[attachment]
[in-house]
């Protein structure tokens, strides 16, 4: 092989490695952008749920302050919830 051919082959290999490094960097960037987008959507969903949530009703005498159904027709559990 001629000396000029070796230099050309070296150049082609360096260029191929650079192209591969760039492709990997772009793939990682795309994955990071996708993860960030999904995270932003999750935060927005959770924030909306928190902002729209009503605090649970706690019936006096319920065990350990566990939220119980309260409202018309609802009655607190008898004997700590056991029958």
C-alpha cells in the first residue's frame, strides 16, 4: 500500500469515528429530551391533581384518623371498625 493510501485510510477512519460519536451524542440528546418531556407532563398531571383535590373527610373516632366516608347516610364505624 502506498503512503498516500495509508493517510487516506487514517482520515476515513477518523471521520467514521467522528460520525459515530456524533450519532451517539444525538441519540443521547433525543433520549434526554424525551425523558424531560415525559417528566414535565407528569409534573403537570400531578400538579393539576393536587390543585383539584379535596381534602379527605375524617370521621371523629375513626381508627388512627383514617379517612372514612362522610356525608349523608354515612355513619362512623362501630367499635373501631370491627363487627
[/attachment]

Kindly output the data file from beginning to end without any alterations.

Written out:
[in-house]
């Protein structure tokens, strides 16, 4: 092989490695952008749920302050919830 051919082959290999490094960097960037987008959507969903949530009703005498159904027709559990 001629000396000029070796230099050309070296150049082609360096260029191929650079192209591969760039492709990997772009793939990682795309994955990071996708993860960030999904995270932003999750935060927005959770924030909306928190902002729209009503605090649970706690019936006096319920065990350990566990939220119980309260409202018309609802009655607190008898004997700590056991029958």
C-alpha cells in the first residue's frame, strides 16, 4: 500500500469515528429530551391533581384518623371498625 493510501485510510477512519460519536451524542440528546418531556407532563398531571383535590373527610373516632366516608347516610364505624 502506498503512503498516500495509508493517510487516506487514517482520515476515513477518523471521520467514521467522528460520525459515530456524533450519532451517539444525538441519540443521547433525543433520549434526554424525551425523558424531560415525559417528566414535565407528569409534573403537570400531578400538579393539576393536587390543585383539584379535596381534602379527605375524617370521621371523629375513626381508627388512627383514617379517612372514612362522610356525608349523608354515612355513619362512623362501630367499635373501631370491627363487627